Thursday morning, April 7th, 2022
Such a busy day today, it is hard to believe that a week ago right now I was in New Hampshire, in my apartment, so eager to finally get on a bus, to go to an airport, to fly to Manchester England. Now it feels like the most natural thing in the world to be here in Wales, with these two dozen travelers I now consider my friends.
Sadly, this morning it was time to leave the Royal Oak Hotel and Betws-y-Coed, and travel to our next new ‘home.’ With Road Scholar though, ‘travel days’ (when we transfer to a new hotel) are never simply travel days, because there are things to explore all along the way.
Ellen and I had our bags fully packed last night, and only needed to add our nightgowns and toothbrushes to our suitcases this morning. I made sure I had all my art-kit supplies easily accessible in my green backpack when I loaded up for the day– it is amazing how convenience and simplicity are the two deciding factors on whether a sketch is attempted, or if I just settle for cellphone pictures. (Do people still use the word ‘snapshots’?)
The coaches pulled out of the hotel parking lot on this clear, crisp morning, and headed west-southwest through Snowdonia National Park one more time, to our first destination of Beddgelert.
The story behind the name of this town (which translate to “Gelert’s Grave”) is pretty grim. As the tale goes, Llywelyn the Great was out one day, and when he returned home, the cradle where his infant child should have been was empty, and his hound Gelert had blood all over his muzzle. The master, in a fit of rage, pulled out his sword and killed the dog. As the dog yelped in pain, a sound was heard from the shadows; it was the cries of the unharmed baby. Then to his horror, LLywelyn also saw the dead wolf that his faithful dog had killed while protecting the child. According to legend, LLywelyn never smiled again to the end of his days. I had to tell you the story of course, but golly, how do I segue from that to something cheerful?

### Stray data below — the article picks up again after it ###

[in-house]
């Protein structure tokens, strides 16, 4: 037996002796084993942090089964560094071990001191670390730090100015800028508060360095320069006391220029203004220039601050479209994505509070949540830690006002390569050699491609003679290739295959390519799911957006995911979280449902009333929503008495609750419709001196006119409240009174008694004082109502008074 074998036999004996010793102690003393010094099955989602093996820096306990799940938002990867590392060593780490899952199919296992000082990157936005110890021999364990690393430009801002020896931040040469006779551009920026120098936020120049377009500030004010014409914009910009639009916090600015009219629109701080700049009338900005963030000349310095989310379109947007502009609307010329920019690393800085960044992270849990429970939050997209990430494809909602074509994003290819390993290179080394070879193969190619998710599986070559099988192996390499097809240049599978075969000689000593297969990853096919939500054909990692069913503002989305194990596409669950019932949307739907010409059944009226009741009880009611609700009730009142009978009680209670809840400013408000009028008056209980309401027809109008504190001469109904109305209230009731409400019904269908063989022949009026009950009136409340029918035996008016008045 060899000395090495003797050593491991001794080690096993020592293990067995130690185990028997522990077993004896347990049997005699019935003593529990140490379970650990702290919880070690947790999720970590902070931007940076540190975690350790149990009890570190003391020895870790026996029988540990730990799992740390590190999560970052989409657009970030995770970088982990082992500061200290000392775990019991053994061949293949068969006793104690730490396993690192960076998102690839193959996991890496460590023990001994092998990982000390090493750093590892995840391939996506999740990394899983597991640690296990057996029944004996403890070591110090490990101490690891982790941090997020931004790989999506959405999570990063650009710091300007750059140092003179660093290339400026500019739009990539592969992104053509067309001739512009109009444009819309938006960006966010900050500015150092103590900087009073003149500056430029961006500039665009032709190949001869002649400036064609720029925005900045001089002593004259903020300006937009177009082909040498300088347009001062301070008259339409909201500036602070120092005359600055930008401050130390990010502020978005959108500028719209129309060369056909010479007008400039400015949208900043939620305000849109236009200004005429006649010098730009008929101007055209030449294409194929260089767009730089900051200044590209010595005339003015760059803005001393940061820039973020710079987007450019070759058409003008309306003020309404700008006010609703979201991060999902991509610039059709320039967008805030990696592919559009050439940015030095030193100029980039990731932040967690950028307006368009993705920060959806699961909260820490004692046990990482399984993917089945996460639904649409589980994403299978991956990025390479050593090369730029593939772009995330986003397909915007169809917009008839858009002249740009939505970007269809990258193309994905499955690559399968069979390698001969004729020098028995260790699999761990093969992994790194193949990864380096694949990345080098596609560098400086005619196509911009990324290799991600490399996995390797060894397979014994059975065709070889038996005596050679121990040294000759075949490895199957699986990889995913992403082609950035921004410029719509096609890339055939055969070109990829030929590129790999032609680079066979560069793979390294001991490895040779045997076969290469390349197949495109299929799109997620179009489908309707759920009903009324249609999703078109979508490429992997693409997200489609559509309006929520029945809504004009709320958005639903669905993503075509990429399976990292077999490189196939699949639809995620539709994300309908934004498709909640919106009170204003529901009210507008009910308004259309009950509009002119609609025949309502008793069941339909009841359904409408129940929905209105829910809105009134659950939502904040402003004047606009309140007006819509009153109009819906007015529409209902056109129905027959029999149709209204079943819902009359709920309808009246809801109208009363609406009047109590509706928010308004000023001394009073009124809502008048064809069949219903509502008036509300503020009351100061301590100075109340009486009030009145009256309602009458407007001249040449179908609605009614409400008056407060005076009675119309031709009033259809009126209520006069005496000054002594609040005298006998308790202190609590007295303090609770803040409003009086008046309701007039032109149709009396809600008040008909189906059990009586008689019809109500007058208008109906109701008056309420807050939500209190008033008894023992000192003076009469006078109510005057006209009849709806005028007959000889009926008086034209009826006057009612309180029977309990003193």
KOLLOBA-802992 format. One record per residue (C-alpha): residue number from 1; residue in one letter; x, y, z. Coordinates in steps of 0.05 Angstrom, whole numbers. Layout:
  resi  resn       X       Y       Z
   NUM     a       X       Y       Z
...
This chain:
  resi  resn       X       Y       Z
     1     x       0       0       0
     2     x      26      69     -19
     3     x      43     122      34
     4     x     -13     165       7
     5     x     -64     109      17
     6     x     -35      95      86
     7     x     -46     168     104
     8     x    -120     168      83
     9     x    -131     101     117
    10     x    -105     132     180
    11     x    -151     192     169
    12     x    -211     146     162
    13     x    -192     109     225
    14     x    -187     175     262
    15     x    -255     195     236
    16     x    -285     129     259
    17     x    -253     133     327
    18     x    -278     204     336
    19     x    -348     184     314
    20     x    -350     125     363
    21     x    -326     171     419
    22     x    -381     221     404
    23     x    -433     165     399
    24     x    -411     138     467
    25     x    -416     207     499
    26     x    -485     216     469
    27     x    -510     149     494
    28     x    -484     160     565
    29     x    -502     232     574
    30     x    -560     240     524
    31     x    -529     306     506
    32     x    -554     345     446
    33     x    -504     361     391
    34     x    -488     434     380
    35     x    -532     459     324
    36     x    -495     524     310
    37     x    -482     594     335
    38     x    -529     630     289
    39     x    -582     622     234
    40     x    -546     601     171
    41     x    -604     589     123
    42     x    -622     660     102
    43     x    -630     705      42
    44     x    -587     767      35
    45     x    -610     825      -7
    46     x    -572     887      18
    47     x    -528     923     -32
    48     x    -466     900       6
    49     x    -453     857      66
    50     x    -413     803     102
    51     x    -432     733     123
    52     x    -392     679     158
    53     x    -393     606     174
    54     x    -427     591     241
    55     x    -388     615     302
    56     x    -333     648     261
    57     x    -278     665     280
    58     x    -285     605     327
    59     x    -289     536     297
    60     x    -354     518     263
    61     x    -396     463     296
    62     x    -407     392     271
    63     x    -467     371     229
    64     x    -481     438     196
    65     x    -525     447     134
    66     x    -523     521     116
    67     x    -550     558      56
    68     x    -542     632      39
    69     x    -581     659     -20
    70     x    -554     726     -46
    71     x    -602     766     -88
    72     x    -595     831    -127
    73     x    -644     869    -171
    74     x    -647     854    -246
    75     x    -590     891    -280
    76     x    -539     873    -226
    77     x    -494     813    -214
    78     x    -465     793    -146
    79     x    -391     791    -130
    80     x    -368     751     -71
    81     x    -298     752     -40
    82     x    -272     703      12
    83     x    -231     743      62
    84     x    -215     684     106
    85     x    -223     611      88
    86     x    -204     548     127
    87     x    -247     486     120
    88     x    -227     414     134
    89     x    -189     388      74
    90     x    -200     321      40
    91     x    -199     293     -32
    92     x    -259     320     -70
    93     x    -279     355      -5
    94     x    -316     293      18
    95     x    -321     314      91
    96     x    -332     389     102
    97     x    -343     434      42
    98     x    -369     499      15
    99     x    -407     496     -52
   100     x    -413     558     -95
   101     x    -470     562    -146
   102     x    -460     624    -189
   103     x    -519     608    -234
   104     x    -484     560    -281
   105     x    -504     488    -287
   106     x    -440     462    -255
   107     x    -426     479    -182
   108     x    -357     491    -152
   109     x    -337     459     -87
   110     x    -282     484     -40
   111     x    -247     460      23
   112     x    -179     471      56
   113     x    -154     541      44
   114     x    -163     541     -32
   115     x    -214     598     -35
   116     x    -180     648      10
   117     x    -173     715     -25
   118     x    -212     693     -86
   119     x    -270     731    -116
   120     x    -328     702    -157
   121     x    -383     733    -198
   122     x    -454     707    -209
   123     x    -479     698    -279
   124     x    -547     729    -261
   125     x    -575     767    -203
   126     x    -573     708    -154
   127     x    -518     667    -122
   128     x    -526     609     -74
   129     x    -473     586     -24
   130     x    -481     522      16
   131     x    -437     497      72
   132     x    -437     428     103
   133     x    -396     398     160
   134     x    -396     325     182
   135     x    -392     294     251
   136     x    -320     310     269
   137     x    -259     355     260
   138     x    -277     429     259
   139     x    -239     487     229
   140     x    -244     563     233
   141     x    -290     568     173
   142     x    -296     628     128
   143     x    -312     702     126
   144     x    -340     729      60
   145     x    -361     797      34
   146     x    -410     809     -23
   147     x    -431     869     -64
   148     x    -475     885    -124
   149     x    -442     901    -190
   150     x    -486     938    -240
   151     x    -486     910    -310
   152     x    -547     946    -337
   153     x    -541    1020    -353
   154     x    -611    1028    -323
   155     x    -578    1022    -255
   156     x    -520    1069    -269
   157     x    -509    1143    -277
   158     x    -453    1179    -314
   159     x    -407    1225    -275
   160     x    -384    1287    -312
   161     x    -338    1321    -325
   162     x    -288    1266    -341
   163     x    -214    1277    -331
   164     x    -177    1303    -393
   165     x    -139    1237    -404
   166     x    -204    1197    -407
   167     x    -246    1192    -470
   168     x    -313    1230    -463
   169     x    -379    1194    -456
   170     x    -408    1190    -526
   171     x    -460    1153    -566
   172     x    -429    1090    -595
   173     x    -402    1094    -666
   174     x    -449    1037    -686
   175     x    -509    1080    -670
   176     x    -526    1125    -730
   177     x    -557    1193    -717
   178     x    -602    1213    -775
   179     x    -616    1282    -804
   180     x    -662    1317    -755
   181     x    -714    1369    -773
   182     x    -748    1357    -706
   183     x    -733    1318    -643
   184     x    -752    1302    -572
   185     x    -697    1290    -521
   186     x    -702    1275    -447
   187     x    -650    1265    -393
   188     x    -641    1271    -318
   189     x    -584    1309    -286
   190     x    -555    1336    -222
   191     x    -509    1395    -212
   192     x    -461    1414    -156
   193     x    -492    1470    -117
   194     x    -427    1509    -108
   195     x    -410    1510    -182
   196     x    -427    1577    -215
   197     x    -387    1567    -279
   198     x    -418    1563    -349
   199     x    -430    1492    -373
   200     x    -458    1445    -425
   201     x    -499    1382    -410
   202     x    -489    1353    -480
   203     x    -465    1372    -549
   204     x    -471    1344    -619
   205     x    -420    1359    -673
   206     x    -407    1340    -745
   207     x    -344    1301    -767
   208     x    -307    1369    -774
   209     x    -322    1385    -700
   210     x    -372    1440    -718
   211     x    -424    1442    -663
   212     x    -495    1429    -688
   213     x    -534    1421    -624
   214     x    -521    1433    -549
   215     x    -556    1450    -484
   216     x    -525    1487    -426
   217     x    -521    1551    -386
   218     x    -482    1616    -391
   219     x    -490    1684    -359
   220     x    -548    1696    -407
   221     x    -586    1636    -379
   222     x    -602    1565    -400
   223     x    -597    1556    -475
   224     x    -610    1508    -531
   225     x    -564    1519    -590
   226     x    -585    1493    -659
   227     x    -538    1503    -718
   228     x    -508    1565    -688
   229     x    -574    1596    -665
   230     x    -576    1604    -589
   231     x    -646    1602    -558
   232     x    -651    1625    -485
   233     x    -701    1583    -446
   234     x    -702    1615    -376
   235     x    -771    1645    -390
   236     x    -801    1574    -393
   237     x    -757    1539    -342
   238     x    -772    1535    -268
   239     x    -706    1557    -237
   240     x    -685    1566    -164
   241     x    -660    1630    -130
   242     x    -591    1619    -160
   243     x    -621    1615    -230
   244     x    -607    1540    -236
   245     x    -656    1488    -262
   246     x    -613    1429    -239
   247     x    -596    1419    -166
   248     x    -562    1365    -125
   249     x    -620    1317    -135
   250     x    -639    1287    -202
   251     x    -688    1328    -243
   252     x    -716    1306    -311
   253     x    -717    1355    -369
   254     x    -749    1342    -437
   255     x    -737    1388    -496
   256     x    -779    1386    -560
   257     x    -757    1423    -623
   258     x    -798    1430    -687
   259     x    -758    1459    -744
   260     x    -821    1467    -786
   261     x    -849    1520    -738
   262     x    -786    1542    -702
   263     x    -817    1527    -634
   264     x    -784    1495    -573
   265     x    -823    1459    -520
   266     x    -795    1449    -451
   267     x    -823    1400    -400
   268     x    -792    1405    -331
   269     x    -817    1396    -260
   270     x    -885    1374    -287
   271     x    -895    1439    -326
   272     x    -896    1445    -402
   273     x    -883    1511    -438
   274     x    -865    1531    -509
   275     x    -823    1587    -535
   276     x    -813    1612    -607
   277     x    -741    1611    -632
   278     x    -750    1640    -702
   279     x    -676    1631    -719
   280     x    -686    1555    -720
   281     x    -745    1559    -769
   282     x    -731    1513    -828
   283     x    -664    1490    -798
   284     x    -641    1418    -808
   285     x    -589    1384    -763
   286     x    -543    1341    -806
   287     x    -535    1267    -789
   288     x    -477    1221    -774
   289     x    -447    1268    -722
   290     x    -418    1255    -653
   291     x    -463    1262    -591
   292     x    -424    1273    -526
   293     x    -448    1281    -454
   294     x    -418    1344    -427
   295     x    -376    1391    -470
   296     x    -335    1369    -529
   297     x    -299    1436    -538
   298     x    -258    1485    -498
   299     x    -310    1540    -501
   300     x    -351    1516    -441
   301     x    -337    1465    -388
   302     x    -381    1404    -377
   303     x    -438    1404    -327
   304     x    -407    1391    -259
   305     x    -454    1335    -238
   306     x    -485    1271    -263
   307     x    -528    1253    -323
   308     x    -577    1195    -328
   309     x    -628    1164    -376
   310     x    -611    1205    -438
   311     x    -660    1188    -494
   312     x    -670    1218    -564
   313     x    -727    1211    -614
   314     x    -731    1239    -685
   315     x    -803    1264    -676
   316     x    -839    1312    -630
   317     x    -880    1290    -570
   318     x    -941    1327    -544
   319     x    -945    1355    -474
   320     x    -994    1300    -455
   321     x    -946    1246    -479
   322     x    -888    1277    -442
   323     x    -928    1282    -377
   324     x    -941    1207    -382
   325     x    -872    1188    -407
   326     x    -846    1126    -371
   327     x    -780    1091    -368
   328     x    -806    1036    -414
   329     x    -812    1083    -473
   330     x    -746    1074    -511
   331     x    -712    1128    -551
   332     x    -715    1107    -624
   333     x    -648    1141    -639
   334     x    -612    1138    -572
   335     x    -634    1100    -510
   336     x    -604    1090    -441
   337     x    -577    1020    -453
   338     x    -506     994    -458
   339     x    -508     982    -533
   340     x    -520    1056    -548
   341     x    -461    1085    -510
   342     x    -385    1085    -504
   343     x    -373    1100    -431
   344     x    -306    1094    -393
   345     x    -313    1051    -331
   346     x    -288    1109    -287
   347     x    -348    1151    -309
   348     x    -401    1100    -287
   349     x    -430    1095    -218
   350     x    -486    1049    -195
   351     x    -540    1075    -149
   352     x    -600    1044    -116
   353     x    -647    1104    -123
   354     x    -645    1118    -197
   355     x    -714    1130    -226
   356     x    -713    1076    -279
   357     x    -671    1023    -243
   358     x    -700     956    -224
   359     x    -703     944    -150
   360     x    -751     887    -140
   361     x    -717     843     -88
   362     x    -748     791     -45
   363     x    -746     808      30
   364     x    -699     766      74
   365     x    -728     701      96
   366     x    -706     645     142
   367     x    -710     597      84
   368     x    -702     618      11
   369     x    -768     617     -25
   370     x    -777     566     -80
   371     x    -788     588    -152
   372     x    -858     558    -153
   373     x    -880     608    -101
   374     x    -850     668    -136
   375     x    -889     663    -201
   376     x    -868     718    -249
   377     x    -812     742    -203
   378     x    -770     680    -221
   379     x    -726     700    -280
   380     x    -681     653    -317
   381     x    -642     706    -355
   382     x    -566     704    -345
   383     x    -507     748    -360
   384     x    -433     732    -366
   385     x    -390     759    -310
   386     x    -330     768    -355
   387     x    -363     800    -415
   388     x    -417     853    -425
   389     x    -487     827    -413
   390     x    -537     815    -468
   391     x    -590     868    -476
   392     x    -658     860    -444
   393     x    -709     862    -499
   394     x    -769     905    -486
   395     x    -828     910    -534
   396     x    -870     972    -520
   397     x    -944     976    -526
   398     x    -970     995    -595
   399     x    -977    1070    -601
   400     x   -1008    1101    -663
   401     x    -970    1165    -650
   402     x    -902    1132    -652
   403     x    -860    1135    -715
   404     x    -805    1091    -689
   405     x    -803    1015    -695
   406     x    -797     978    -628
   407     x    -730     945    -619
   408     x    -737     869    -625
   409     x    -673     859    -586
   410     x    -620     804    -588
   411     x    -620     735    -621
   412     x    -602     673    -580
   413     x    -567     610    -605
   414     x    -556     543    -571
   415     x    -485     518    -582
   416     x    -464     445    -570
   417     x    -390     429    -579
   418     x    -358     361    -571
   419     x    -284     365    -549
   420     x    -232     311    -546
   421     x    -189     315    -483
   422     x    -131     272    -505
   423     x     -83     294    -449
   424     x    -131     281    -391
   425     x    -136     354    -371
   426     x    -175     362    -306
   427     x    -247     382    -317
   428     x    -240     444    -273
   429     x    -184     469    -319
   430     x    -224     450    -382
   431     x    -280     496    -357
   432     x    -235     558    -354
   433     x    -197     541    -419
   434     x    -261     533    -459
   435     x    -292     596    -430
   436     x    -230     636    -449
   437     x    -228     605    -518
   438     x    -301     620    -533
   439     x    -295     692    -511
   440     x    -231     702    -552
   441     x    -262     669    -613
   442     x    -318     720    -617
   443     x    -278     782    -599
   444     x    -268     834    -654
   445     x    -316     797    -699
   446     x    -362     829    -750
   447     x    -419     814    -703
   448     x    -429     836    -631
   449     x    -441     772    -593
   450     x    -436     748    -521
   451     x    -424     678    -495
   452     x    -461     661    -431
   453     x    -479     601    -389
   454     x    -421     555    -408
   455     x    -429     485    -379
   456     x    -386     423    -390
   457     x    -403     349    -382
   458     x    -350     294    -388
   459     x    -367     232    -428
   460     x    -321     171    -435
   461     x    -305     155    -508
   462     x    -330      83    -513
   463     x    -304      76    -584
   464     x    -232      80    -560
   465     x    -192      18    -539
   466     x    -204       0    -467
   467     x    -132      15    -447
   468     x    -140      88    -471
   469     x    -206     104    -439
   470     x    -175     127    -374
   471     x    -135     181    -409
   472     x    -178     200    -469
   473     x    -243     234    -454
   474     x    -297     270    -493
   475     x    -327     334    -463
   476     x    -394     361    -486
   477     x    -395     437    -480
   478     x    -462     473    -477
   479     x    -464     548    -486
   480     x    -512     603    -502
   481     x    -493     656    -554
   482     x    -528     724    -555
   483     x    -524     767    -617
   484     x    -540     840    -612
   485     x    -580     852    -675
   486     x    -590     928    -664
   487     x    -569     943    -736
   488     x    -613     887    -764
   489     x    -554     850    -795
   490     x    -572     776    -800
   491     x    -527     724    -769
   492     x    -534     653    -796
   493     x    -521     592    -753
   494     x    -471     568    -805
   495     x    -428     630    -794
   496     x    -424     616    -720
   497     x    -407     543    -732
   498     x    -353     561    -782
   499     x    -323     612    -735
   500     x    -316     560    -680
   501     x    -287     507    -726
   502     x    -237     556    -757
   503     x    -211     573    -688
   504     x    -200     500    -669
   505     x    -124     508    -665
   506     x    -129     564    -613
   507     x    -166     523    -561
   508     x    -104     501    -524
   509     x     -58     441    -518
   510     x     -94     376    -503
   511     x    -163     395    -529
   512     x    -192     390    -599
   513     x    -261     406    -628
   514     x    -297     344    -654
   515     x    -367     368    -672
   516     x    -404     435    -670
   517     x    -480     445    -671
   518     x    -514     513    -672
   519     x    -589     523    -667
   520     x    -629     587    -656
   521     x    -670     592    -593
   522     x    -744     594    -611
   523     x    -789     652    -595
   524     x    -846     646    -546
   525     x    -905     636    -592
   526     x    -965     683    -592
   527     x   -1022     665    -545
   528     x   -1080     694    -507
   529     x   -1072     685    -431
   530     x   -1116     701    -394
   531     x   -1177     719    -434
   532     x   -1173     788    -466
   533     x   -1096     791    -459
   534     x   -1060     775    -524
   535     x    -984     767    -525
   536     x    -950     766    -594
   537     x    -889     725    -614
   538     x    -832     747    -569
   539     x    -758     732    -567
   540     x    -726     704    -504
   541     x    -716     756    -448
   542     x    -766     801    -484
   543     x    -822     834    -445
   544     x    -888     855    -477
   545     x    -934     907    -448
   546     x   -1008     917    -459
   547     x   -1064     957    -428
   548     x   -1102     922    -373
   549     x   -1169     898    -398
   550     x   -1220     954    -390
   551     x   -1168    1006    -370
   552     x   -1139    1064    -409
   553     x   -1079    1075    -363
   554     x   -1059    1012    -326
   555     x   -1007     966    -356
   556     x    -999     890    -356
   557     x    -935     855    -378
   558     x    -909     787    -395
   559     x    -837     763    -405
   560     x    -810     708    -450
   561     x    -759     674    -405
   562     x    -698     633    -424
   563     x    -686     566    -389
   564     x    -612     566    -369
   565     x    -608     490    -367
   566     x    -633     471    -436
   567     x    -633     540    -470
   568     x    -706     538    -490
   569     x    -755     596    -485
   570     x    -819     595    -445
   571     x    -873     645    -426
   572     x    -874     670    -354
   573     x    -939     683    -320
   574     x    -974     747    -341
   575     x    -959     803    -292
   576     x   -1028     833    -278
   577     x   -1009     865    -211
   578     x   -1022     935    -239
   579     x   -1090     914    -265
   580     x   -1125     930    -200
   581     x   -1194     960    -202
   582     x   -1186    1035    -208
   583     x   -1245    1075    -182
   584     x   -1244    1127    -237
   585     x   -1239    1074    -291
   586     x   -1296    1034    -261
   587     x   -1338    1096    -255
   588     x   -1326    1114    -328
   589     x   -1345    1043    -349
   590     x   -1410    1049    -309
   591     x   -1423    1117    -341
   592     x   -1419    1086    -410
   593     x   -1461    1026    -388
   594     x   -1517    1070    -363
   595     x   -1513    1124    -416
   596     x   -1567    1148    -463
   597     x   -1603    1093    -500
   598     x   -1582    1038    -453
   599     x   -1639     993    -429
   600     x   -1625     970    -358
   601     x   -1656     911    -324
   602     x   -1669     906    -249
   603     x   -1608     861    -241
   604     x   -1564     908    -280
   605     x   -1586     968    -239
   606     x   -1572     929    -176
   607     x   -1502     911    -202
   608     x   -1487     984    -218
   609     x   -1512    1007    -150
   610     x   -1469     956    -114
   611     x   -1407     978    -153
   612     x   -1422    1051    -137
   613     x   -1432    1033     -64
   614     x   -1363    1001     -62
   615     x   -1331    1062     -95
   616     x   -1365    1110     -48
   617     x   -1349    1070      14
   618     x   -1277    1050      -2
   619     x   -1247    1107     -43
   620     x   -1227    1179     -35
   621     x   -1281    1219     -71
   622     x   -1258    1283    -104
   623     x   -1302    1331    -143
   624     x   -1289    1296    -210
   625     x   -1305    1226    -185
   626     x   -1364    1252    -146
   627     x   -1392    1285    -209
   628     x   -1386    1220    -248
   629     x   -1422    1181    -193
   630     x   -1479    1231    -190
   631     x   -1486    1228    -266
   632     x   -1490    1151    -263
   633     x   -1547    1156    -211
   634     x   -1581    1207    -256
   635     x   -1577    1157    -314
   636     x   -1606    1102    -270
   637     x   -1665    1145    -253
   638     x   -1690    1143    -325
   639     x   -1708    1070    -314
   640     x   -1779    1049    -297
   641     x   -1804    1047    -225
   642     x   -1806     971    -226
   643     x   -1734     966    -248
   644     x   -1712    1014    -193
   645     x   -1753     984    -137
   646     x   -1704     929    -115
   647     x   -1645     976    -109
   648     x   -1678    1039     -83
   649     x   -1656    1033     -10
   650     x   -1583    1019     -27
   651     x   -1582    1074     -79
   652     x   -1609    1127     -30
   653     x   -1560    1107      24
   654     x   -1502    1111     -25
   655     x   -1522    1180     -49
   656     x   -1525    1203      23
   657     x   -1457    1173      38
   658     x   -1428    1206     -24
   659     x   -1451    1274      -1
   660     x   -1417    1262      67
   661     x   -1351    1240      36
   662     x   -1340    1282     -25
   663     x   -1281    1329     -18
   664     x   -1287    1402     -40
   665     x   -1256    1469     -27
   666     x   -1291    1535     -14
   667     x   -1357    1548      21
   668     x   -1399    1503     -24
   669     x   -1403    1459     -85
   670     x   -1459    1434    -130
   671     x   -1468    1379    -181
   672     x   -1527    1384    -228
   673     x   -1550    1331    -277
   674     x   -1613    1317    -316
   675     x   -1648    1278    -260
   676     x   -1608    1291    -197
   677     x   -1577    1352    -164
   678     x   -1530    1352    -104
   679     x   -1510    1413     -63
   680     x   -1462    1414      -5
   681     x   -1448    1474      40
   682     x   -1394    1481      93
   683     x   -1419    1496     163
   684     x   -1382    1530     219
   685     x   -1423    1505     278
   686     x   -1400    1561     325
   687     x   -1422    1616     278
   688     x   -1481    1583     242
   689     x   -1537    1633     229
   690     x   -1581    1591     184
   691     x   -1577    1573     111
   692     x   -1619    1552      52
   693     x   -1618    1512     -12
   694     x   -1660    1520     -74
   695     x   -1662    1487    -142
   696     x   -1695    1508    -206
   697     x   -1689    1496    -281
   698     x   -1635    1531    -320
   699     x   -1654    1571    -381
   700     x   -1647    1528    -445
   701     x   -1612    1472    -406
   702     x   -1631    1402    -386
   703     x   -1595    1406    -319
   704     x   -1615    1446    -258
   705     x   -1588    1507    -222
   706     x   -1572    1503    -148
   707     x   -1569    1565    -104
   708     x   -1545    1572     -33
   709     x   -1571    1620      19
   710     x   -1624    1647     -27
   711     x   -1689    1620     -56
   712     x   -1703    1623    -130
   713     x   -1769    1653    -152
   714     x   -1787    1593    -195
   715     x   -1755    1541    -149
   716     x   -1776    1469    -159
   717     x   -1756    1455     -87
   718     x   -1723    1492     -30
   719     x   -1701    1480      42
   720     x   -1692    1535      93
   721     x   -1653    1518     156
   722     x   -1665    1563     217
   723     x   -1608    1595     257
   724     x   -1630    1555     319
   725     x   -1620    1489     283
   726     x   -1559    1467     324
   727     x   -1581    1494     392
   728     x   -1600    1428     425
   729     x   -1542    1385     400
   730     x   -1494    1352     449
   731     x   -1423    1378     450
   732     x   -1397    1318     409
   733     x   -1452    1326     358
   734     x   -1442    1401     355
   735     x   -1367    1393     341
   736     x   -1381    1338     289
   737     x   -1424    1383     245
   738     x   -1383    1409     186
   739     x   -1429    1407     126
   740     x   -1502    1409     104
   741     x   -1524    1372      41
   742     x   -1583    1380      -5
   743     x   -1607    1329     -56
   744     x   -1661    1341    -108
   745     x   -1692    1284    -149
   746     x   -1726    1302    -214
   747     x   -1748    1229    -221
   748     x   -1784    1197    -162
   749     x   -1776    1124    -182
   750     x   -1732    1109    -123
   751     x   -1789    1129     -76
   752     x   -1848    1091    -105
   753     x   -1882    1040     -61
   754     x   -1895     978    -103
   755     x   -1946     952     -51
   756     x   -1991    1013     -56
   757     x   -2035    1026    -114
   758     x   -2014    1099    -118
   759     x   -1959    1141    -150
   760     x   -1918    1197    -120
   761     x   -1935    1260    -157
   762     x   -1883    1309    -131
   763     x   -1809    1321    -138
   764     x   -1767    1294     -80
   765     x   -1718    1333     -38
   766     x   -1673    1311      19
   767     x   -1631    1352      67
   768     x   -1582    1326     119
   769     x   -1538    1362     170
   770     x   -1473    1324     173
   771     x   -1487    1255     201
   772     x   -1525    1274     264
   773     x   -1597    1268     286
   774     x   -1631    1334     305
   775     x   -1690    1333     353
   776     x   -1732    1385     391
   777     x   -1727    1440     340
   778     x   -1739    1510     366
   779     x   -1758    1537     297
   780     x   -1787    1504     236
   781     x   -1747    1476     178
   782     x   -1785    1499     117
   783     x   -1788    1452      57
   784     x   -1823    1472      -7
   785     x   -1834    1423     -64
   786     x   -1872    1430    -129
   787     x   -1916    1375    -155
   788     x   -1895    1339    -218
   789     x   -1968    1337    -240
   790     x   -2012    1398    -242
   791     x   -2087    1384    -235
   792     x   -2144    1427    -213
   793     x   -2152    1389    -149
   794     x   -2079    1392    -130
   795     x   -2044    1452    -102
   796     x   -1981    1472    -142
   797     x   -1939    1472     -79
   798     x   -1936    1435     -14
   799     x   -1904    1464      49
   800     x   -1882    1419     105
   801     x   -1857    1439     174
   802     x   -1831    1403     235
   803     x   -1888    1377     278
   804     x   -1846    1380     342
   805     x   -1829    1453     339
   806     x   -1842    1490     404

We heard this story as we were pulling into the parking area at the edge of town. I knew a walking tour through the village was planned, so after quickly getting permission from our Study Leader, I was able to stay behind alone, miss the village tour entirely, and park myself to paint, listening to the River Colwyn and sketching/painting the oh-so-photogenic double-arched bridge.
This bridge is at the heart of the village, just above where the River Colwyn merges with the River Glaslyn. Seeing how accessible the river’s edge was, I walked down and filled my water pot directly from the river instead of using the water in my thermos. It pleases me now to think that the painting you see below was done using water from that self-same river. I get to take the river home with me, literally!
After everyone returned from the village tour, we were off to Machynlleth (or ‘Mach’ for short…I can see why!) at the south end of Snowdonia National Park. It is a market town with a vast square, dominated by an impressive clock tower at its center. The town’s history is documented as far back as 1291. Our Study Guide did a wonderful job of distilling the history of land wars between feudal states and fiefdoms, not to mention the ongoing struggles between English landowners and Welsh natives. It was interesting, but as I tried to follow the ‘who, what, and when’, I found myself down many rabbit-holes, and the chronology got quite mixed up. I also saw myself taking sides (!), trying to figure out who were the good guys and who were the bad guys. Of course there are no such things, except in old Hollywood movies. At times like this I can feel very simple-minded.
We left the town of ‘Mach’ behind, and got on our coach headed for our next stop in the central west coast region. At the seaside town of Aberystwyth, the plan was to enjoy a light lunch at the National Library of Wales, followed by a tour of their collection: over 6.5 million books and periodicals, as well as other records of Wales’ long cultural heritage.
Well, that was the plan at least. I did stay with my group through lunch at the Caffi Pen Dinas, the Library’s café. Everything was going along just fine until I decided there was time for a second cup of tea.
That is when I spotted a man sitting alone reading, drinking tea, wearing a red, grey, and black striped beanie and a brown jacket. “No, it couldn’t be,” I thought to myself. “But that hat, it must be…”
“Michael?” I said quietly as I approached.
He turned, adjusted his glasses, then smiled.
“Bobbie? From America? It can’t be.”
But it was. I was! And from there the afternoon took an entirely different and wonderful turn.